Secondly, we have that assassination/ political-underbelly-revealing plot. Like so many from Who‘s ’70s golden age, it was dreamt up by then script editor Robert Holmes (other classics of his being 1975’s The Ark In Space, much of 1975’s Pyramids Of Mars and 1977’s The Talons Of Weng-Chiang). It’s an absolute humdinger, full of thrills, spills and marvellously imaginative ideas (especially the ‘virtual reality’ of the Matrix). The influence of Richard Condon’s iconic brainwashed-assassin-themed novel The Manchurian Candidate (1959) – and its subsequent, equally iconic 1962 Hollywood adaptation – is clear to see to any fan of US literature and cinema, yet Holmes does far more than turn out a sci-fi take on a cultural classic of political corruption gone wild.

Fusing wit and irony to the proceedings throughout, in Assassin he and director David Maloney arguably don’t give us a fascinating (and smartly constructed) window on to the running of Gallifrey’s Time Lord society, but instead deconstruct the whole thing as they show it to us, gently satirsing the everyday oneupmanships, frippery, corruption and cover-ups that take place in governments and the running of powerful states.

If you doubt that, consider Borusa’s starched, unyieldingly (supposedly) upstanding demeanour at the end despite all that’s happened and his unchanged attitude to The Doctor, Runcible’s smug reaction to our man’s black sheep-like return to the fold in spite of the former being merely an establishment-connected TV presenter and the general slow, lumbering, ceremonial-filled, millennia-old ways of Gallifreyan society. The Deadly Assassin has as much in common with Yes Minister (1980-84) and Yes Prime Minister (1986-88) or the humour of a top sketch from That Was The Week That Was (1961-63) as it does with, say, Inferno (1970) or The Dæmons (1971).

Yes, all right, there are two or three quibbles. The otherwise gloriously OTT Time Lord costumes look a little too plastic (and sadly cheap) not to be distracting, The Doctor himself surrenders his overcoat, hat and – sacrilege! – scarf throughout (although this just emphasises the serial’s difference and its different treatment of the character, plus he looks pretty cool in just his white shirt and burgundy bottoms) and, of course, the story’s title itself is an example of monstrous tautology, yet ultimately these points simply can’t detract from Assassin‘s unquestioned quality and iconoclasm.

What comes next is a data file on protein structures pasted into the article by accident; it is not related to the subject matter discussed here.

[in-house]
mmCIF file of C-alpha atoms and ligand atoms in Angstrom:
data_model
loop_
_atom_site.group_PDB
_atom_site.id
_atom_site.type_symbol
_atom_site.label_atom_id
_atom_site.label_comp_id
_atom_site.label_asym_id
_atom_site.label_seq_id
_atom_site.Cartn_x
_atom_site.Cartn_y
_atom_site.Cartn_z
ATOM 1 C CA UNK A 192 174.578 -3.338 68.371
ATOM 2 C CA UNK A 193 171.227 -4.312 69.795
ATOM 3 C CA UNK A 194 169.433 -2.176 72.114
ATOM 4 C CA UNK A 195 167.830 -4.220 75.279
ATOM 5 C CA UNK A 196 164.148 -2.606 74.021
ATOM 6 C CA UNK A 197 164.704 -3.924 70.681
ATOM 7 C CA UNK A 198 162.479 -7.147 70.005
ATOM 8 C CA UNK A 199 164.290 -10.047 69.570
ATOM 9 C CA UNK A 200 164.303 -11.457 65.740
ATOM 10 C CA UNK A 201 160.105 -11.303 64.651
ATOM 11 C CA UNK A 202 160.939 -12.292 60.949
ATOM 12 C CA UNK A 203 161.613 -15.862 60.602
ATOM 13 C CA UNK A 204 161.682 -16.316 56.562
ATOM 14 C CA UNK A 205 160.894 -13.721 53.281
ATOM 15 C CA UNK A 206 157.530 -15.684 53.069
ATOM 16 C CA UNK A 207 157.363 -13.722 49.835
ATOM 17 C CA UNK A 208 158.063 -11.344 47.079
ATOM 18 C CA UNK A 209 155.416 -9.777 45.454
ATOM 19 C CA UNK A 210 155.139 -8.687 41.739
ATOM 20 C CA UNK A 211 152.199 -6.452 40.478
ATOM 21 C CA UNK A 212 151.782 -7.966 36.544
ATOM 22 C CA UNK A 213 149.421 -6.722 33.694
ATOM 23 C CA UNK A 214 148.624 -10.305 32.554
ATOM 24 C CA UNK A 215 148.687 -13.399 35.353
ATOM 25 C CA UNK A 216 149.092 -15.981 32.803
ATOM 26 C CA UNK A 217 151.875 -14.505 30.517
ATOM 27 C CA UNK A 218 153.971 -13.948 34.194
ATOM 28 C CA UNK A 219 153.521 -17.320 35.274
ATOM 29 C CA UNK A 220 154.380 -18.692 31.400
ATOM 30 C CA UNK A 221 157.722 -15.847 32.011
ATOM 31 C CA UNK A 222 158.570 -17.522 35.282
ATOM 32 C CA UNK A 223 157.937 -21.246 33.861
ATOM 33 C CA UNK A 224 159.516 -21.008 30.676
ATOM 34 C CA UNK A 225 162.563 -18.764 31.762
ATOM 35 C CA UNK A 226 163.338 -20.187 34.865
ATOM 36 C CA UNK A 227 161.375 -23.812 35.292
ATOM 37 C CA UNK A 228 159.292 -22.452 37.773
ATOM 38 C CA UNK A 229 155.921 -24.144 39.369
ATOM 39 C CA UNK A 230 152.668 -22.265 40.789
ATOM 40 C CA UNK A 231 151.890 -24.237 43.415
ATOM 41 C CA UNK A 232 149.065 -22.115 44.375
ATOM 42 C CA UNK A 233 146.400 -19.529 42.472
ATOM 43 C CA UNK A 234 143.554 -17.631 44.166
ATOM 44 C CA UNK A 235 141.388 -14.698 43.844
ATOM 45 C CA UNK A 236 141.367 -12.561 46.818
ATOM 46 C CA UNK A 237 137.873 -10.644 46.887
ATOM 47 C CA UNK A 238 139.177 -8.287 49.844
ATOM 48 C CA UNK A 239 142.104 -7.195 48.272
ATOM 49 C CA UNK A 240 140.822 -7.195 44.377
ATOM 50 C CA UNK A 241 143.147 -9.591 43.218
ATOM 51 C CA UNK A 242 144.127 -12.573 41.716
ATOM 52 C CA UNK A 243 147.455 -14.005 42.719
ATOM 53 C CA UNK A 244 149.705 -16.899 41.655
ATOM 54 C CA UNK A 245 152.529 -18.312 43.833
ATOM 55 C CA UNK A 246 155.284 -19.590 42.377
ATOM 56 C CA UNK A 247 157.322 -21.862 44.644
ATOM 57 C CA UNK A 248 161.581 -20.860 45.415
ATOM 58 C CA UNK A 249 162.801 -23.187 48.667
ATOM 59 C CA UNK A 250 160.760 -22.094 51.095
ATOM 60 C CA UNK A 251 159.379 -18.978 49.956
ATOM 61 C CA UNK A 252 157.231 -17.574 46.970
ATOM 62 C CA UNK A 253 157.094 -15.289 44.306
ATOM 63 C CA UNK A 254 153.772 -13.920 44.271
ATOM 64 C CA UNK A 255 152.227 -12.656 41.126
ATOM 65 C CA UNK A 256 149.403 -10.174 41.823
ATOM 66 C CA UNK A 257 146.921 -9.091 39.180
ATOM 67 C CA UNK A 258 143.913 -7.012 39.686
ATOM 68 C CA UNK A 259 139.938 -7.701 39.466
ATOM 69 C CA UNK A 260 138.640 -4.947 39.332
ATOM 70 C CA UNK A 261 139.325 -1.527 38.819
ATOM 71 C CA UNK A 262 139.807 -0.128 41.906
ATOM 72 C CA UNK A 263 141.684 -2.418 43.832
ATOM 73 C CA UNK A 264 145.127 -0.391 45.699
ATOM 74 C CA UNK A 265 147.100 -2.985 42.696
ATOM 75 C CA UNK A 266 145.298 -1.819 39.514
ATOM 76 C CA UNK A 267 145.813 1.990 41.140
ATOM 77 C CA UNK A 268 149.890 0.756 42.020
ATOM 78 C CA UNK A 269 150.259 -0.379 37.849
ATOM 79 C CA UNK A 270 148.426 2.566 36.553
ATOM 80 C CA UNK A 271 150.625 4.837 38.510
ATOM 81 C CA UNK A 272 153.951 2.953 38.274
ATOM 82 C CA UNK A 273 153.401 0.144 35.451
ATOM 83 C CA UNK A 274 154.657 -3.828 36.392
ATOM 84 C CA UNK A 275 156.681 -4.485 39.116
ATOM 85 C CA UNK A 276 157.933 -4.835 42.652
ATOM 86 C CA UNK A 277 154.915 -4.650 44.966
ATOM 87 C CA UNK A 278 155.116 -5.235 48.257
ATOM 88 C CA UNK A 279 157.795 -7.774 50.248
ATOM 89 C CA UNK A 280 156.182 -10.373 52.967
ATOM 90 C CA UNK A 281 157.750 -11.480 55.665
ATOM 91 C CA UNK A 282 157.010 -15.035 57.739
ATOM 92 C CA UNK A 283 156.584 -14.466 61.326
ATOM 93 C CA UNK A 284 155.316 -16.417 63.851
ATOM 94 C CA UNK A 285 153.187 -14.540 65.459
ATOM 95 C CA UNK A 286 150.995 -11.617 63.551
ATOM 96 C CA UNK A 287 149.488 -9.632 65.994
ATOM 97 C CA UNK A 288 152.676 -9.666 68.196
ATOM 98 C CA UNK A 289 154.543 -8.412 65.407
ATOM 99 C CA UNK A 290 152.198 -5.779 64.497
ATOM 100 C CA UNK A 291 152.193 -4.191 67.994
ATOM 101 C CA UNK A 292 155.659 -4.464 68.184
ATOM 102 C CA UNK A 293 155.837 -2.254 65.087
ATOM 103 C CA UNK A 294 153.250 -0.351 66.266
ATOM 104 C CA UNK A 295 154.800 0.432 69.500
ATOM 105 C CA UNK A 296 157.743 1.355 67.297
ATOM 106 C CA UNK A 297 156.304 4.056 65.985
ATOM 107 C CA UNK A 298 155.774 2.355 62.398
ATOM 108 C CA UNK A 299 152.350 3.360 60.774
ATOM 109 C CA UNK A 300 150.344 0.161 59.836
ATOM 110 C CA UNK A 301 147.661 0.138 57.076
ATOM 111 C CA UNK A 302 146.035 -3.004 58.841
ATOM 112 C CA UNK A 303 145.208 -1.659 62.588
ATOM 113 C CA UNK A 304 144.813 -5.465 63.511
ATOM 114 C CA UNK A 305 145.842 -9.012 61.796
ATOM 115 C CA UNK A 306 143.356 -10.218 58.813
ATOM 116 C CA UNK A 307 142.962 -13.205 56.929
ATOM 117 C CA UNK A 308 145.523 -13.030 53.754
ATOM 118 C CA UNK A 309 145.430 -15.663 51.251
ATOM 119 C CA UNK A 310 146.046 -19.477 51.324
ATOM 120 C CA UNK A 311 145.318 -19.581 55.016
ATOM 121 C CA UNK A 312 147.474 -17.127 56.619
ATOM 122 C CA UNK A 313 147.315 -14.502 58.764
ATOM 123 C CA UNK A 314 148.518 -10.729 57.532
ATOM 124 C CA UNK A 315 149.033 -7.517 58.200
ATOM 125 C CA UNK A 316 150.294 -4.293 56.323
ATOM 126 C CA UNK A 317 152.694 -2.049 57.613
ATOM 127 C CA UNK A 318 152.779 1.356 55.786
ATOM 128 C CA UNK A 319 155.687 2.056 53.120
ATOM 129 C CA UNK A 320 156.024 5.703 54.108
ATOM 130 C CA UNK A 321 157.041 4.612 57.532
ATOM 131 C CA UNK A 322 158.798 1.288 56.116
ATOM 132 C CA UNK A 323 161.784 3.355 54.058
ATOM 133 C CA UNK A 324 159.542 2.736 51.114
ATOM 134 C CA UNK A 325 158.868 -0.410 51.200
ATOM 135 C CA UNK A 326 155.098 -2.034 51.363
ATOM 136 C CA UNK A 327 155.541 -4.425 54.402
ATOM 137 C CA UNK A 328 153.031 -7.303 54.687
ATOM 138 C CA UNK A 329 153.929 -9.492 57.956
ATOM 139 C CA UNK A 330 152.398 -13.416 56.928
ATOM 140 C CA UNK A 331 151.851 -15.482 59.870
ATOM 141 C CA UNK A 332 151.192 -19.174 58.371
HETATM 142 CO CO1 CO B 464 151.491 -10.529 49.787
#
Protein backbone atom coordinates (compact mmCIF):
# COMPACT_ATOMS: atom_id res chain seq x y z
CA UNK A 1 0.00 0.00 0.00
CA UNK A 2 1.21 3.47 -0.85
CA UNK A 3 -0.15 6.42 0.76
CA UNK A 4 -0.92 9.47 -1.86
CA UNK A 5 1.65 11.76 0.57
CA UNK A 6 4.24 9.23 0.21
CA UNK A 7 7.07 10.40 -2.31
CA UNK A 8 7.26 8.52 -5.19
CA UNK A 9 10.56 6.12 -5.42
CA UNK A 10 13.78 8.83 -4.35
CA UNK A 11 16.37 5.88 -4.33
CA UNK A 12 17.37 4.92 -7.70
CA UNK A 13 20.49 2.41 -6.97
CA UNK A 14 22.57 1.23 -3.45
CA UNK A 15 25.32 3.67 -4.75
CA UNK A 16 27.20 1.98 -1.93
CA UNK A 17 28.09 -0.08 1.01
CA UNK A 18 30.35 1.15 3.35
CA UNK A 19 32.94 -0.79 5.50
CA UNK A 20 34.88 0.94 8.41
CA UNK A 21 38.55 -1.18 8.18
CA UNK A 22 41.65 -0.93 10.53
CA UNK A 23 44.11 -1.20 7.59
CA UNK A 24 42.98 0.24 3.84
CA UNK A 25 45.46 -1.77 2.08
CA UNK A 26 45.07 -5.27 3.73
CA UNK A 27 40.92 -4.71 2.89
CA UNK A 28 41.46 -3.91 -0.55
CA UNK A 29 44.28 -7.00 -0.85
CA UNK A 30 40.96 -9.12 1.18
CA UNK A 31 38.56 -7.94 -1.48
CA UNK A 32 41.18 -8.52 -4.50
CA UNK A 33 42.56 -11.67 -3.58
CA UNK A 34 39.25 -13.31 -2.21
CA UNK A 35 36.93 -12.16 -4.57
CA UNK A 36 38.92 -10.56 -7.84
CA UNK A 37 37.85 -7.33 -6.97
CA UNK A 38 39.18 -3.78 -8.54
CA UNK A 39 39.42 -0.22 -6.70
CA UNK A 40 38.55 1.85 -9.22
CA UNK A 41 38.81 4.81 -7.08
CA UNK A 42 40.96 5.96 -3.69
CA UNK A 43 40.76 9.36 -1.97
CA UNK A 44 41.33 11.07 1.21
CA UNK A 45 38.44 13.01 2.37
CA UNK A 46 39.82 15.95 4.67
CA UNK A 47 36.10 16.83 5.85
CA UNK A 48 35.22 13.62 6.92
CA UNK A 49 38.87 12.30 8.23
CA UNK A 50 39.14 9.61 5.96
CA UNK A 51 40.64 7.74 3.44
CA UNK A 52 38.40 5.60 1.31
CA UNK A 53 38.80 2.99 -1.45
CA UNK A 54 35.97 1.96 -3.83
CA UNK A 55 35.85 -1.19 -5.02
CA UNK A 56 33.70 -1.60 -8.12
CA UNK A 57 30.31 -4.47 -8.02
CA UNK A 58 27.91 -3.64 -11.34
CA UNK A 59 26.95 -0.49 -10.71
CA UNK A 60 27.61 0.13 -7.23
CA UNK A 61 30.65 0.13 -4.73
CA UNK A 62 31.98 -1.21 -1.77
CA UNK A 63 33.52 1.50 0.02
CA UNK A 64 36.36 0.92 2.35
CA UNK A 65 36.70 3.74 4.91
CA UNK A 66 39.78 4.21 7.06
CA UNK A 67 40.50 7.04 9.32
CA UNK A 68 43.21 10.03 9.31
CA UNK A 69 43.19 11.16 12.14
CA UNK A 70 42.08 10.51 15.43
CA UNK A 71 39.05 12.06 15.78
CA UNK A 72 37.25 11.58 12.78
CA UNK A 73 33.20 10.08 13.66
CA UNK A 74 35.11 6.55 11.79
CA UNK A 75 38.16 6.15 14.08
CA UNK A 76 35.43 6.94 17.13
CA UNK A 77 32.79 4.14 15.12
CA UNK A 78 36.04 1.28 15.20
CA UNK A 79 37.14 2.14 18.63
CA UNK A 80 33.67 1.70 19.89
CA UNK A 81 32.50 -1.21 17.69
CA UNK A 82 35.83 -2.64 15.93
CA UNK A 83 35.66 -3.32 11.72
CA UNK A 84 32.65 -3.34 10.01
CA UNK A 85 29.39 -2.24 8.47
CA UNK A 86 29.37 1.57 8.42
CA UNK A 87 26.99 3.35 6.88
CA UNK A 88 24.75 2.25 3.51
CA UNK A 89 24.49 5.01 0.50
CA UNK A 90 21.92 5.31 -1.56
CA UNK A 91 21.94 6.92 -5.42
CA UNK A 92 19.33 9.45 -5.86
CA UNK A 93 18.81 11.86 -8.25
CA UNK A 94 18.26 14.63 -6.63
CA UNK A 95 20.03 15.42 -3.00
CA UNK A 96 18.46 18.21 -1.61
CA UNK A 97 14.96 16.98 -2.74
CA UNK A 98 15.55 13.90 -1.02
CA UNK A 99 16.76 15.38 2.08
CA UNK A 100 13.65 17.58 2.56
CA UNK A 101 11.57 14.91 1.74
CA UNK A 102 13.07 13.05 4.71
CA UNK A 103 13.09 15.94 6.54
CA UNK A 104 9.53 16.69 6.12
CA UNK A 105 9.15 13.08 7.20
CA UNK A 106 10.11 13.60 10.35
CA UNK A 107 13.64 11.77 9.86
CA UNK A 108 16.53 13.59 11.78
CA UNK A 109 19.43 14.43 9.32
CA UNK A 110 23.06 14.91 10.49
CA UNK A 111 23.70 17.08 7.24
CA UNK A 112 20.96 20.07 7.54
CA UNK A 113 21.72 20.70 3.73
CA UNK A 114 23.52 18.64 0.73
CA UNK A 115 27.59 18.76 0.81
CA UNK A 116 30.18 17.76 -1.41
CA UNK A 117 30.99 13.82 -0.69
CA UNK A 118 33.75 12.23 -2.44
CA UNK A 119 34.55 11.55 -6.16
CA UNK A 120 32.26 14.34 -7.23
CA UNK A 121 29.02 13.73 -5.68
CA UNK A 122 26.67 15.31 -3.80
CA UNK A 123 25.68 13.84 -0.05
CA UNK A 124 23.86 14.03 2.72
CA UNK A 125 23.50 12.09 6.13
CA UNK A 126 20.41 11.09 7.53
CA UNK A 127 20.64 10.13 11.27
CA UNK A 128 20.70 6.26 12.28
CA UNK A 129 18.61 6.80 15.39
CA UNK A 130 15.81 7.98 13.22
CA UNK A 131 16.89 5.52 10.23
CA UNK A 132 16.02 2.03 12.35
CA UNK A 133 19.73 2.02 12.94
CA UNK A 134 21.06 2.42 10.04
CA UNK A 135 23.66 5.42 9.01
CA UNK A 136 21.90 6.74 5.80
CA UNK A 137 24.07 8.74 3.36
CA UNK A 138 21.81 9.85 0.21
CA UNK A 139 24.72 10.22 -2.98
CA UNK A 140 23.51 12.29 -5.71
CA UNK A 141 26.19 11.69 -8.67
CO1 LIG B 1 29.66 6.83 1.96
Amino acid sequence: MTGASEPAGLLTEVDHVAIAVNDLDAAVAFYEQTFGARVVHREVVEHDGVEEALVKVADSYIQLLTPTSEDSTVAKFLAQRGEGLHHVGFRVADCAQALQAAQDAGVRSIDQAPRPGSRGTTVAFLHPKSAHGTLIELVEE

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As mentioned above, Assassin‘s status as an experiment of a Who story is no exaggeration – apparently Baker had suggested to mid-’70s era producer Philip Hinchcliffe that, upon Elisabeth Sladen‘s departure from the series, the show – and maybe more specifically he – could go it alone without a companion and change the thing from a two- to a one-hander drama.

Oddly, given the terrific thing the serial turned out to be (yet, for the sake of the show to come, it was surely the right decision), Hinchcliffe deemed the result mixed and the idea of Baker leading the show alone not to be its future – maybe he could envisage the perhaps excessive artistic influence Baker might wield in the years to come? Although, maybe a bigger concern was that Holmes had actually found it especially challenging to write a story in which The Doctor had no companion to bounce thoughts, ideas and plans off – the essential role, one might argue, of his companion. Louise Jameson made her debut as The Fourth Doc’s new companion Leela in the following story, The Face Of Evil (1976).